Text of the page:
Statistical and Topographical Description of the Burgraviate of Nuremberg below the Mountains or of the Principality of Brandenburg-Anspach
Johann Bernhard Fischer
[ . . . ]
Peasants in the district of Ansbach love a clean domestic interior. They live well, but not luxuriously. [ . . . ]
The proximity of the capital, as well as the peasants’ frequent visits there, may contribute to the fact that, in our area, this class of people is more cultured and polite than in more remote parts.
The rough upbringing of the peasant children can only produce a rough character. Mothers are used to breastfeeding their children for one or two years and even longer. Thus the stamina vitae [i.e. life bonds] adhere more strongly than with children who have been fed artificial drink and food that is not nearly as good as mother’s milk. For this very reason, they learn to walk earlier and suffer less from teething than those children whose mothers deny them this singular and best nourishment.
Until their sixth year, these peasant children hardly receive any instruction but instead are left to their own devices like Rousseau’s Emile. The parents rely on their children for all sorts of easy field work as soon as their strength permits it. From age six to twelve, they attend school [ . . . ]. Apart from a little reading and even less writing they do not learn anything that could be of use to them in the future. As a result, when you present these children with useful books other than religious ones (for those are the only ones used in their instruction), their ability to read ceases; the impact on adults is even more unfortunate, for, when the season for field work is over, they cannot amuse themselves in any other way during those long winter nights than in pubs, with brandy, card games, and improper jokes and pranks in the spinning rooms or so called presiding, all of which are always a source of vice and wild behavior.
Another characteristic of the rural population’s domestic life is that parents and children live together as if no subordination existed. Children address their parents by their first name [dutzen] and behave as if they were their equals. When confronted with this unseemliness, their naïve reply is that they are on a first-name basis with our Lord as well. As a result, even small children often order their parents around in a wild manner, openly criticize their actions, and habitually deny obedience where it is absolutely necessary.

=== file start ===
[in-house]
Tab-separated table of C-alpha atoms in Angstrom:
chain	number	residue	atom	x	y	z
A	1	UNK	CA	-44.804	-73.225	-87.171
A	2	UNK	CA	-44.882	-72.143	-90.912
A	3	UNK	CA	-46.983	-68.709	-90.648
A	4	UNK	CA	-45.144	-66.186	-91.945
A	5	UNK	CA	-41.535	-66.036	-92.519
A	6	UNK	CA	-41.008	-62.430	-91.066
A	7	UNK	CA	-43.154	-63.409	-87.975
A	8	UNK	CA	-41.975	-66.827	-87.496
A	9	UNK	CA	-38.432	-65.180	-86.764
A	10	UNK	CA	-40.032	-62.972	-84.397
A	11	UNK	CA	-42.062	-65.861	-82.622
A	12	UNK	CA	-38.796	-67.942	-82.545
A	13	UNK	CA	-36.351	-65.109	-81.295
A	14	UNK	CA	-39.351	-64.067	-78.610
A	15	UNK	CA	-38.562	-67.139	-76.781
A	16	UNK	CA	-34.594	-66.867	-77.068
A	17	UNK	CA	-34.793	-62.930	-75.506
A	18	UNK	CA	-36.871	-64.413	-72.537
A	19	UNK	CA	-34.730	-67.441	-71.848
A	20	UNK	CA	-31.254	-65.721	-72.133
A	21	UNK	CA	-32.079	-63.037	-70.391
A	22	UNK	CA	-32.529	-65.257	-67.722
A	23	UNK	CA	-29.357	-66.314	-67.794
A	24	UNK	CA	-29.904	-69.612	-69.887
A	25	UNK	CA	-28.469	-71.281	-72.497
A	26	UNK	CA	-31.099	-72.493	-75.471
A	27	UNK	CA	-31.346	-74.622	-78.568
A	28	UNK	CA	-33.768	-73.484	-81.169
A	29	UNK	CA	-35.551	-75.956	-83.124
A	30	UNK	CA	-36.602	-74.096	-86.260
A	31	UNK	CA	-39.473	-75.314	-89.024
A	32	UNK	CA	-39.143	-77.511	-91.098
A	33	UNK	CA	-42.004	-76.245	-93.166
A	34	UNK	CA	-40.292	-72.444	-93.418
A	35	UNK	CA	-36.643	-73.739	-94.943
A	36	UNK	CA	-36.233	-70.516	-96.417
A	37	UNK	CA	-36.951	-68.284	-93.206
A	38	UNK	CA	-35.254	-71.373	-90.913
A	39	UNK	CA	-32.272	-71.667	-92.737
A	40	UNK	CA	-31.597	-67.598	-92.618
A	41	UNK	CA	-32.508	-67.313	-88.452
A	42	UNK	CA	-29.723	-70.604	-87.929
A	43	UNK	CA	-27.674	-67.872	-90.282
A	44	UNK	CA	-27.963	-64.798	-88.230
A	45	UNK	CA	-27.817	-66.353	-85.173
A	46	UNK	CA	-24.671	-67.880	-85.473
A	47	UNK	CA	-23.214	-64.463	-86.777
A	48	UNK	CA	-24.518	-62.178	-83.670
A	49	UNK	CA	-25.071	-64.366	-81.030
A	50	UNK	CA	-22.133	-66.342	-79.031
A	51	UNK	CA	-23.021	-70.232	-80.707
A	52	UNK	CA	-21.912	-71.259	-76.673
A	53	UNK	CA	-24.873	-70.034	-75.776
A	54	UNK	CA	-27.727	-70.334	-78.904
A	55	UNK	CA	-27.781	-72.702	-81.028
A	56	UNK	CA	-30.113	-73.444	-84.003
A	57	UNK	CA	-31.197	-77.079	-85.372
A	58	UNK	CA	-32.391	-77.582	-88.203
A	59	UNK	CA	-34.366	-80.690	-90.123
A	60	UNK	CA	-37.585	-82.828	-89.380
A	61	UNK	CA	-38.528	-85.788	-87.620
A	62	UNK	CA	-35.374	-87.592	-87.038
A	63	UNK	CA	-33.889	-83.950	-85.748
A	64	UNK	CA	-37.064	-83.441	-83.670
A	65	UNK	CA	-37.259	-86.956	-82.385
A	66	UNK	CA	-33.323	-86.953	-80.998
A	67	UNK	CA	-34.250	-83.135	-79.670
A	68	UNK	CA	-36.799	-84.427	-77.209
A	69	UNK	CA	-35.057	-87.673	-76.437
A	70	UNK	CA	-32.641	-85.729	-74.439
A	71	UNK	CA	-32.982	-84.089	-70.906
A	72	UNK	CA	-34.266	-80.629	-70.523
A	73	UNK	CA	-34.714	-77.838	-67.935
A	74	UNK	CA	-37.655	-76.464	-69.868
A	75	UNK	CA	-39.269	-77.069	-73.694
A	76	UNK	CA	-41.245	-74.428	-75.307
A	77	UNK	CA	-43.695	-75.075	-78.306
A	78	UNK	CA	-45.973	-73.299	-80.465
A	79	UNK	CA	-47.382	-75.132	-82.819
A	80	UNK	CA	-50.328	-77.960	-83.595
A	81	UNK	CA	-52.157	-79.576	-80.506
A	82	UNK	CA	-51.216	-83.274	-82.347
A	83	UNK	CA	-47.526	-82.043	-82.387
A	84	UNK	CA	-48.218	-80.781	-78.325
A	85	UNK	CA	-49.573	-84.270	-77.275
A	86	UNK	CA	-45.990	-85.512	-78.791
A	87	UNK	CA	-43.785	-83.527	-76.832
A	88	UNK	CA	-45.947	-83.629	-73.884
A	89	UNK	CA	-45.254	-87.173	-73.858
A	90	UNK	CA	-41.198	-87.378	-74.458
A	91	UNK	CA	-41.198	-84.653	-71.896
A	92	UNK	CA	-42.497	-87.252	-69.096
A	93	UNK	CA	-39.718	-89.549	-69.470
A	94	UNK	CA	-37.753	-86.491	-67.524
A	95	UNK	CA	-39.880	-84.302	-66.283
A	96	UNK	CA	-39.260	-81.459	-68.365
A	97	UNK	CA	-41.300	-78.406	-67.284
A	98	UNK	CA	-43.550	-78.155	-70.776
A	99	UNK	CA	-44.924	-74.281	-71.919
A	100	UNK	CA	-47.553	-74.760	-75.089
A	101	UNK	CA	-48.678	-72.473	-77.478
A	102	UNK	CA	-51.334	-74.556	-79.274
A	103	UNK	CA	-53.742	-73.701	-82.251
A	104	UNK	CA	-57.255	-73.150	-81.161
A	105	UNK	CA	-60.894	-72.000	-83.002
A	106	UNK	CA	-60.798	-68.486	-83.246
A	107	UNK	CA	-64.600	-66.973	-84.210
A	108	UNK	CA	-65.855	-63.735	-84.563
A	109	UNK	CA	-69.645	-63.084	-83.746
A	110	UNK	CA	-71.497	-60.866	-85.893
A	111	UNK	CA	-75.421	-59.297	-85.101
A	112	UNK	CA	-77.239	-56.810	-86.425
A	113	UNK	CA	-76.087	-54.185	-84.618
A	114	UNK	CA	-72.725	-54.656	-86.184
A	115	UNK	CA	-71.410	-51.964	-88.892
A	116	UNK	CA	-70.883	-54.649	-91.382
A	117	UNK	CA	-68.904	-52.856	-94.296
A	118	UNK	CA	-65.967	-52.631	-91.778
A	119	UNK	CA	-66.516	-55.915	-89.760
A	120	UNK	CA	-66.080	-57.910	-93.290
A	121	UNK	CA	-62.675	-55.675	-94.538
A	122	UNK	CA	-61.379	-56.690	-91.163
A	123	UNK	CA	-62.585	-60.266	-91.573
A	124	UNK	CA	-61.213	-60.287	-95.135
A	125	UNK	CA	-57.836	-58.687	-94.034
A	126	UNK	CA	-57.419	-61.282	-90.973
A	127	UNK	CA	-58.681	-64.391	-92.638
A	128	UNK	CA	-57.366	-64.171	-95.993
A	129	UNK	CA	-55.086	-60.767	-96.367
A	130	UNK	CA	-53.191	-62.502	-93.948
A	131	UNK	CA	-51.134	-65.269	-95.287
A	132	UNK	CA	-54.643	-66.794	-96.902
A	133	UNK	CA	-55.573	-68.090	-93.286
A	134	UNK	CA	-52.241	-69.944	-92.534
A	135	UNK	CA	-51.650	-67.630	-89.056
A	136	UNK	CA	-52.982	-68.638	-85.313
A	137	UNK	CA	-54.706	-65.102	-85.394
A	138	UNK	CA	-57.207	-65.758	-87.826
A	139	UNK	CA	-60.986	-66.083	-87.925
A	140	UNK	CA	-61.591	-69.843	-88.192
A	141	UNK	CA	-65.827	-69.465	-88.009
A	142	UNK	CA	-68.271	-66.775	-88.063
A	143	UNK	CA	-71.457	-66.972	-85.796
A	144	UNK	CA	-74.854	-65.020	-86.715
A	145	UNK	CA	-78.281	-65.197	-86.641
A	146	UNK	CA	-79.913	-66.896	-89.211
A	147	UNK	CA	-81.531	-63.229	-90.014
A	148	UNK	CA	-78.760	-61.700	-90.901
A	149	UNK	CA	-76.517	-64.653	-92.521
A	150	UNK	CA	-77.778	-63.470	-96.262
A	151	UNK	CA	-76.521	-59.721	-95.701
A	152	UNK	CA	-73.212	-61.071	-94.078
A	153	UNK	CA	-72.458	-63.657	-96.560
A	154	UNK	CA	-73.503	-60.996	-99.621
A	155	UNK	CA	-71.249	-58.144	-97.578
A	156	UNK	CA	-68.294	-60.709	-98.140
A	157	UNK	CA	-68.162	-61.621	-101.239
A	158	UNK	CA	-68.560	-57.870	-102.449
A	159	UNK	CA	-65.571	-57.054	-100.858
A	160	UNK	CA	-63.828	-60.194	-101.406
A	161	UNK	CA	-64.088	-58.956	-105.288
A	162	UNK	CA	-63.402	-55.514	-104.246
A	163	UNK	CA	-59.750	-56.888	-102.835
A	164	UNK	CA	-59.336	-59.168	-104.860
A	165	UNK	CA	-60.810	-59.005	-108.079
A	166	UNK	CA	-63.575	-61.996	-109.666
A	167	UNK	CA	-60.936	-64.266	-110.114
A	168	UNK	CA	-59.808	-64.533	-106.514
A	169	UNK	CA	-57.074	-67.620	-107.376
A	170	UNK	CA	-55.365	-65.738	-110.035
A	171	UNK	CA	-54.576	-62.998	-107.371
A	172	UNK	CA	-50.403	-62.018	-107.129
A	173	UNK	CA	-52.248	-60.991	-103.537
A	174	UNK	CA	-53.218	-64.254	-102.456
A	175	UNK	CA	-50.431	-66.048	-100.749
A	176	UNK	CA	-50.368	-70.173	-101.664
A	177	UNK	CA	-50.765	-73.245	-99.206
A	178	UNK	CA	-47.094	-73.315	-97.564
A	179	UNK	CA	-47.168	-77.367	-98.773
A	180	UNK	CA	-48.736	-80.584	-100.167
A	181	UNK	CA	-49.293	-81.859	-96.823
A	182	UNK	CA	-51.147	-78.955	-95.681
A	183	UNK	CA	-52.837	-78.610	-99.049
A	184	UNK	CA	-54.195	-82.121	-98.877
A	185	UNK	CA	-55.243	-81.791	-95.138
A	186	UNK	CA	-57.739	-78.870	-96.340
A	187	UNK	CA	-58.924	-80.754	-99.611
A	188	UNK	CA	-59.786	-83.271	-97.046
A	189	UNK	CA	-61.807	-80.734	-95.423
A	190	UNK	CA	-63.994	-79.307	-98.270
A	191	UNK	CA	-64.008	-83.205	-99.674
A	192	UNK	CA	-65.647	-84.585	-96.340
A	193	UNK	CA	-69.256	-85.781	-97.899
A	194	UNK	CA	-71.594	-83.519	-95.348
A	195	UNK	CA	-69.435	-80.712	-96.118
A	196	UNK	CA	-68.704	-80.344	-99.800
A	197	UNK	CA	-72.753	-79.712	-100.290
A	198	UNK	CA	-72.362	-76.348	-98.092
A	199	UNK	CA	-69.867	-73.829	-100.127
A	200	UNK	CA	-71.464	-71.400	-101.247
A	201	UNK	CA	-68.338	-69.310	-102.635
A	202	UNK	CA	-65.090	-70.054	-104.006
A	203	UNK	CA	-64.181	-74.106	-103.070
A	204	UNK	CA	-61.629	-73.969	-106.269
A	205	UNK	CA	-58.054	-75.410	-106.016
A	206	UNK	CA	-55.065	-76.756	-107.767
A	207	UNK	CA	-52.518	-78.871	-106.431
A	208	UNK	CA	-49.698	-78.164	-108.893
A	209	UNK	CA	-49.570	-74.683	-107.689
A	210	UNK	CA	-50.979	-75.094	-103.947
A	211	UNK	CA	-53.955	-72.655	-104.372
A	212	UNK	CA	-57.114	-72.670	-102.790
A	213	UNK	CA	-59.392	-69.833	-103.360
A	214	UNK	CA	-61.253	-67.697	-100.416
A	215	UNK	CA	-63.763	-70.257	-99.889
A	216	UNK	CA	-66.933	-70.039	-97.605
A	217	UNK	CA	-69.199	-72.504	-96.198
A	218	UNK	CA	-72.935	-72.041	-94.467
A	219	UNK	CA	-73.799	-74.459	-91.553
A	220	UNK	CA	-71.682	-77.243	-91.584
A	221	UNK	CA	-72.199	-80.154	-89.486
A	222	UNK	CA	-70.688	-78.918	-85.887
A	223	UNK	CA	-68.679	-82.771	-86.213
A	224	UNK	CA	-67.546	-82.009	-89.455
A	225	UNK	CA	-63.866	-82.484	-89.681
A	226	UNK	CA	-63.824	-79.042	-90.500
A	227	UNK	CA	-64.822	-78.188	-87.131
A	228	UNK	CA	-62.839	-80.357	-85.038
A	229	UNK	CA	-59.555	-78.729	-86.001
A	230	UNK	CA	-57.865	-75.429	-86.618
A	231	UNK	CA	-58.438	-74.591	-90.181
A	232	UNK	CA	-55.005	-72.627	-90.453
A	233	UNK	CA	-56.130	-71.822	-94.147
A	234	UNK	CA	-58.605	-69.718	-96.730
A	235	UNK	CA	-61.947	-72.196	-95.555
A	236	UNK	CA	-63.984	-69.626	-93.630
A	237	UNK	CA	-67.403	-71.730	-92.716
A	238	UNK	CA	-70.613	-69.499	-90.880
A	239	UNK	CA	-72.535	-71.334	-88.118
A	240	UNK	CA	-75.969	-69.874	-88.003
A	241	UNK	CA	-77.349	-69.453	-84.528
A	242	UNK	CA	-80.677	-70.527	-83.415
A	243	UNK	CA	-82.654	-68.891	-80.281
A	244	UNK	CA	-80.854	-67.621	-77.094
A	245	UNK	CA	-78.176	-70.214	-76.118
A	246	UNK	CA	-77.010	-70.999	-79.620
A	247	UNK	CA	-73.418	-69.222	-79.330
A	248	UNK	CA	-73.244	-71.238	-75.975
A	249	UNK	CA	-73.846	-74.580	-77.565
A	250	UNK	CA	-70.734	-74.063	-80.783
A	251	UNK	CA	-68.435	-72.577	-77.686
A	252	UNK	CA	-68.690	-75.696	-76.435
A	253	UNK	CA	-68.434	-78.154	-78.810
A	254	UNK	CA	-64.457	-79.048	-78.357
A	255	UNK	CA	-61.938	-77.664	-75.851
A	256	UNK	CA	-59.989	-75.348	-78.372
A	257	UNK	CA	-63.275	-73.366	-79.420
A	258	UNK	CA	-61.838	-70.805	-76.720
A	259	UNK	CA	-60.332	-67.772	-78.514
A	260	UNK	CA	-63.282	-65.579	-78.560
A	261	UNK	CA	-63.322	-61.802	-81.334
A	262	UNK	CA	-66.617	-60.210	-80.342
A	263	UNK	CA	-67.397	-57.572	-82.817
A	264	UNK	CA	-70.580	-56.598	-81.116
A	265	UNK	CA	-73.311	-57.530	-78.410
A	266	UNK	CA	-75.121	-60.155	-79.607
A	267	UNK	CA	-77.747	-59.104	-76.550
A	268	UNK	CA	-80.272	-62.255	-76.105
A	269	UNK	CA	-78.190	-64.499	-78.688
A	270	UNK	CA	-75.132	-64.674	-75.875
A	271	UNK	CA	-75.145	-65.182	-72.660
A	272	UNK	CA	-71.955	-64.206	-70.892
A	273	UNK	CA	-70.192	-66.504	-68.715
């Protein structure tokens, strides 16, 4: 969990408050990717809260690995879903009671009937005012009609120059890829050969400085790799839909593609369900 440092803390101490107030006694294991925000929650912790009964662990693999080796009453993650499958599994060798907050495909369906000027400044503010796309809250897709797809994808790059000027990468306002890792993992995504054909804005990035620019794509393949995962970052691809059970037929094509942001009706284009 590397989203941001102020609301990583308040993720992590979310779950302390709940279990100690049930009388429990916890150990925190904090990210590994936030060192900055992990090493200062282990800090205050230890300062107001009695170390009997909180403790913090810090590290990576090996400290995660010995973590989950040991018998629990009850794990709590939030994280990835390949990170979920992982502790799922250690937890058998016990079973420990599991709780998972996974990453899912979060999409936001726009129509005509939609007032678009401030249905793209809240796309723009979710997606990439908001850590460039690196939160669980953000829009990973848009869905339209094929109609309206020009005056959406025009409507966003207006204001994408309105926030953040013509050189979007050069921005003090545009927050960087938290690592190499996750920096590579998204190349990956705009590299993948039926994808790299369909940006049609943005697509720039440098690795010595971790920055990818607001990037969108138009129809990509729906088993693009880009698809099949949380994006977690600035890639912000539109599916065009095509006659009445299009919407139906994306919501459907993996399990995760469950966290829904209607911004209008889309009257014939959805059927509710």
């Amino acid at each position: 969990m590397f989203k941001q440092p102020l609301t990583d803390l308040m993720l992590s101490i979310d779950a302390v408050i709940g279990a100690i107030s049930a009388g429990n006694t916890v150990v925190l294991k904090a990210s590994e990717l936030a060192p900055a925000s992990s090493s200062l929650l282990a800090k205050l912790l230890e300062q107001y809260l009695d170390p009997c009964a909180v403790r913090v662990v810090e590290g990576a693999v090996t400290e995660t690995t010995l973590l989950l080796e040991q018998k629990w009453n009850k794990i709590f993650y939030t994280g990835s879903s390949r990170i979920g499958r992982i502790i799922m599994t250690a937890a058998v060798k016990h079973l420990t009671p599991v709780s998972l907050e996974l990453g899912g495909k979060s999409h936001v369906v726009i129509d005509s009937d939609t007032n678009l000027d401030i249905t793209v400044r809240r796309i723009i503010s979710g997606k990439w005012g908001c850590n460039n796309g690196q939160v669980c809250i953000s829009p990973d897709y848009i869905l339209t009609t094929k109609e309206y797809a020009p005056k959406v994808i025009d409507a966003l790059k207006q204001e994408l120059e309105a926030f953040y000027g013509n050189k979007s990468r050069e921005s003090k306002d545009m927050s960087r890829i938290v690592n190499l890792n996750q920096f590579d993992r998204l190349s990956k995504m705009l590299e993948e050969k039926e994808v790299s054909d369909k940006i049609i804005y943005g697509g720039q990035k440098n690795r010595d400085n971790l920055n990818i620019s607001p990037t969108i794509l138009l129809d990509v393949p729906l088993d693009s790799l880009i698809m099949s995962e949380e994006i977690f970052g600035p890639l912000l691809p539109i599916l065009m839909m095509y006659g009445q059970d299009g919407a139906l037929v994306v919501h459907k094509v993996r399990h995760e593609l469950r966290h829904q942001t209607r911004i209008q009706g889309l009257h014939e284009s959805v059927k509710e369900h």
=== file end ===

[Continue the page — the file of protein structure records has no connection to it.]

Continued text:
Is there any possible source for the abundant superstition among the common people other than neglected education? What is the source of the peasant’s belief that religion essentially consists of going to church, confessing, and receiving communion? – And doesn’t this necessarily lead to this sad truth: that the rural population is so far behind in the practical aspects of Christ’s religion, in morals and social virtues, that deceit and nepotism in trade and everyday life are increasingly common among them to the point where civic life, in all its aspects, is ill affected by it? – Finally, what is the source of this stubborn and stupid adherence to the customs of their fathers and the old ways in general? To the effect that the new, better, and more useful cannot find a place with them and in illness they would rather consult a knacker or a quack [Empyriker] than a skilled physician. – Surely all of this is a result of their neglected education.
Source: Johann Bernhard Fischer, Statistische und topographische Beschreibung des Burggraftums Nürnberg unterhalb des Gebürgs oder des Fürstentums Brandenburg-Anspach [Statistical and Topographical Description of the Burgraviate of Nuremberg below the Mountains or of the Principality of Brandenburg-Anspach], Volume 2. Ansbach, 1787, pp. 10-14.
Reprinted in Jürgen Schlumbohm, ed., Kinderstuben, Wie Kinder zu Bauern, Bürgern, Aristokraten wurden 1700-1850 [Upbringing, How Children Became Farmers, Middle-Class Citizens, and Aristocrats 1700-1850]. Munich: Deutscher Taschenbuch Verlag, 1983, pp. 77-78.
Translation: Insa Kummer